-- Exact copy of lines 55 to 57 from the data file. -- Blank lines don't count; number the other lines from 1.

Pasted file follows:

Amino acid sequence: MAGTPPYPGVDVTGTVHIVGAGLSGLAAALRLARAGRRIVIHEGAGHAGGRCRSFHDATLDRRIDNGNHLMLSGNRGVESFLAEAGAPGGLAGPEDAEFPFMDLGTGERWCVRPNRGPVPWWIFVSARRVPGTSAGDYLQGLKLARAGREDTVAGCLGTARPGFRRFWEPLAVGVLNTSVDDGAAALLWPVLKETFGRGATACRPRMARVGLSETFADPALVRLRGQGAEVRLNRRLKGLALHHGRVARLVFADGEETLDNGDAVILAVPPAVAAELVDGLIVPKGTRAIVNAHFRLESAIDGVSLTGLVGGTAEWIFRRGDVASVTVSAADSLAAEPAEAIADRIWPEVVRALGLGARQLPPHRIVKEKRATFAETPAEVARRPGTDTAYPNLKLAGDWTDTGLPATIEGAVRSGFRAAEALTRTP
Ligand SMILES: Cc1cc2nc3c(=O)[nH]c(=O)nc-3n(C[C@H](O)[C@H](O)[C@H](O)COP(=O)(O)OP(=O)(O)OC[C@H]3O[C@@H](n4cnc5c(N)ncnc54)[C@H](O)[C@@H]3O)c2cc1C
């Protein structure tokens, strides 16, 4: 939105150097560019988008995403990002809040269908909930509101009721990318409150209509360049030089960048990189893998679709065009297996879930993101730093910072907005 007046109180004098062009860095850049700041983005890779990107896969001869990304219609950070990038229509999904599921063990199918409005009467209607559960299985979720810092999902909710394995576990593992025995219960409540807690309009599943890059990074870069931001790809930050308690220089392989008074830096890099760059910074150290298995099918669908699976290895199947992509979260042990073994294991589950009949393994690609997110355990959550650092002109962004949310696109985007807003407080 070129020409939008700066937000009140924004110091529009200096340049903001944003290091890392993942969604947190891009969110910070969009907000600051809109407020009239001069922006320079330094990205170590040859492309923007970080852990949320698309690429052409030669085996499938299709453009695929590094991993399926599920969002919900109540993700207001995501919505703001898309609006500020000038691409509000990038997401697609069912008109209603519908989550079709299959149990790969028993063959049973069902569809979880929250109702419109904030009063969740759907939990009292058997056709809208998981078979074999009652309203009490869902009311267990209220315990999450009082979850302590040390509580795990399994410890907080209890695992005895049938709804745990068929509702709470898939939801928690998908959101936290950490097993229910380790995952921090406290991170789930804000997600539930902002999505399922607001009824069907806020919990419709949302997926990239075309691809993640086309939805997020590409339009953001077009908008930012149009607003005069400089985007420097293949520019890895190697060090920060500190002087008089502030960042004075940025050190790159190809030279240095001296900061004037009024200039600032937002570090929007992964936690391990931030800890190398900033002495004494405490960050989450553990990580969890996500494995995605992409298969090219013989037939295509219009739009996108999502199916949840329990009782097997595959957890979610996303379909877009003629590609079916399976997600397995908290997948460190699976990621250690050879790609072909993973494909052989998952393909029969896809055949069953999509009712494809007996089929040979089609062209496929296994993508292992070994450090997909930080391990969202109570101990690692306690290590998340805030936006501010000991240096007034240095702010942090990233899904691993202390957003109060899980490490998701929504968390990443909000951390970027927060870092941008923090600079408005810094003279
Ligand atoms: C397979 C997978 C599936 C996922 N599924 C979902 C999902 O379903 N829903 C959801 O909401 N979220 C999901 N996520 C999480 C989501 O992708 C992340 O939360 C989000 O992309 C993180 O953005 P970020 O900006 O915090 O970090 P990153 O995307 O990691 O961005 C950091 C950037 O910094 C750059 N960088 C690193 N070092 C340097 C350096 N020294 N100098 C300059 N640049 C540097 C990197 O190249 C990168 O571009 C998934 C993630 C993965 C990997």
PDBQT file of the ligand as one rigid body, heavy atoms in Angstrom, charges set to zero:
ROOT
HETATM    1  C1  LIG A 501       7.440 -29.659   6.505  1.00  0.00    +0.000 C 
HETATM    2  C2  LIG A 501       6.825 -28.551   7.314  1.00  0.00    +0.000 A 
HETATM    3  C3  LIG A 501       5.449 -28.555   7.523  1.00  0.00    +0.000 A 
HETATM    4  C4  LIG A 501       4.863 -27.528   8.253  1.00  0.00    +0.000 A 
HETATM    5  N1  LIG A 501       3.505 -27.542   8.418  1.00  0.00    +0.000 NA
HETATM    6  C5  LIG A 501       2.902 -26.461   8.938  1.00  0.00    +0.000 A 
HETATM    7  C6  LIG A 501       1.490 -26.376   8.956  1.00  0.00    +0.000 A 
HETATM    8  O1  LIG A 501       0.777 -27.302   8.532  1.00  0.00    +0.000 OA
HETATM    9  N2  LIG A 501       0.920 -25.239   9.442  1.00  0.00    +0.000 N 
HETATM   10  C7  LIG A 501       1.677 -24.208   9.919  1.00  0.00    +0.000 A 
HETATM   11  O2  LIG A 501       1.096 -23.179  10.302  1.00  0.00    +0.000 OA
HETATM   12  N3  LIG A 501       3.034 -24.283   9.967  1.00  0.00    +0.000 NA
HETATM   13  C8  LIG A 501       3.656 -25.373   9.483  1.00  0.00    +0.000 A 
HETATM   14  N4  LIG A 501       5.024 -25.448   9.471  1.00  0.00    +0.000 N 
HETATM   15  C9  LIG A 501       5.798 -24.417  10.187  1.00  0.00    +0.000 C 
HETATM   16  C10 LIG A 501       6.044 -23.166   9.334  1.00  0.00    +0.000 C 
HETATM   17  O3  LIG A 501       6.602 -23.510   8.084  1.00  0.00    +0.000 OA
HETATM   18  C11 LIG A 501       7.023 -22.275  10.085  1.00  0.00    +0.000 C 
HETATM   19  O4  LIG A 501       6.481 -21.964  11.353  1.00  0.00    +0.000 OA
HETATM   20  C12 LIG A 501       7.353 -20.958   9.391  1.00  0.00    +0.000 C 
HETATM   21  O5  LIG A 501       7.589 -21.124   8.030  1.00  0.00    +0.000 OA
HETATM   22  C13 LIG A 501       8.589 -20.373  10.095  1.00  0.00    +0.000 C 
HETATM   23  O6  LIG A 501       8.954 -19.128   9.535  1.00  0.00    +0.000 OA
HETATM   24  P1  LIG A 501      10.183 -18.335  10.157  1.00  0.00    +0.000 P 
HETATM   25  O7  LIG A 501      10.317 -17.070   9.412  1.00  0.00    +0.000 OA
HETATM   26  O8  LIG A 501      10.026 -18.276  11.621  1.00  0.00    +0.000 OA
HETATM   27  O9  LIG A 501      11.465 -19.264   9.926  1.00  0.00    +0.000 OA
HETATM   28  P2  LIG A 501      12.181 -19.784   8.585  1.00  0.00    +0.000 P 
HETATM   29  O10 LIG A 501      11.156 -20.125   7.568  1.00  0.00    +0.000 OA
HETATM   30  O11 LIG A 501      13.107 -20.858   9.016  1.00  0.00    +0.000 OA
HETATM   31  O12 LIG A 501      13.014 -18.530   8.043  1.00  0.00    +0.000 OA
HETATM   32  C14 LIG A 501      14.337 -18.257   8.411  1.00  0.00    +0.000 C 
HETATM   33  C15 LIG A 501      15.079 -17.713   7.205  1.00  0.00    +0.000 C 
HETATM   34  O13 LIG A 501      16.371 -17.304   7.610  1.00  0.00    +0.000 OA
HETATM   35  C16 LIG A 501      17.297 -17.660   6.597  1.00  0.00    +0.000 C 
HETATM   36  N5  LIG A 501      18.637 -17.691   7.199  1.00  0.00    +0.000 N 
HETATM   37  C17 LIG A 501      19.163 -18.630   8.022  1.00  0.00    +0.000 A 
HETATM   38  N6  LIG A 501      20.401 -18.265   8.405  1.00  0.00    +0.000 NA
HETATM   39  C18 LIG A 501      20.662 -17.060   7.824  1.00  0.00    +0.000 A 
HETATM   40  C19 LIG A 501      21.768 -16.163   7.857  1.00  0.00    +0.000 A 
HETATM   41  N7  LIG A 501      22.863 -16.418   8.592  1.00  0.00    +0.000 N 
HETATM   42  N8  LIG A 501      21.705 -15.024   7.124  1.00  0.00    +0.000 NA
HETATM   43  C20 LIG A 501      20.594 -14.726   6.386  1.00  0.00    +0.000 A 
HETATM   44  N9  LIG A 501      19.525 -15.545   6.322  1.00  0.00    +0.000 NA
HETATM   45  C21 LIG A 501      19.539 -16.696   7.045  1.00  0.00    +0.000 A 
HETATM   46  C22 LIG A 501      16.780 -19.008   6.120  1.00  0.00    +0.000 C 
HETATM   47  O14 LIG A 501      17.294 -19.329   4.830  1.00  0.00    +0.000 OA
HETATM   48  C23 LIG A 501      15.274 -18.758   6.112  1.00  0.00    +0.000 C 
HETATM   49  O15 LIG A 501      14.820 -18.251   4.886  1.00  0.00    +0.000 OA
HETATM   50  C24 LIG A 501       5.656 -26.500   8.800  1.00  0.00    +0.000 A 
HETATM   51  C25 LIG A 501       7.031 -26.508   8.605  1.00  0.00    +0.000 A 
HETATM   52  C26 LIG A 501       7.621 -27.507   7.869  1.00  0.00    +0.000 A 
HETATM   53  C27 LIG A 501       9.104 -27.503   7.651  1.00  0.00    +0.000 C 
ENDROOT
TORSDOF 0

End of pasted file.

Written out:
HETATM   49  O15 LIG A 501      14.820 -18.251   4.886  1.00  0.00    +0.000 OA
HETATM   50  C24 LIG A 501       5.656 -26.500   8.800  1.00  0.00    +0.000 A 
HETATM   51  C25 LIG A 501       7.031 -26.508   8.605  1.00  0.00    +0.000 A 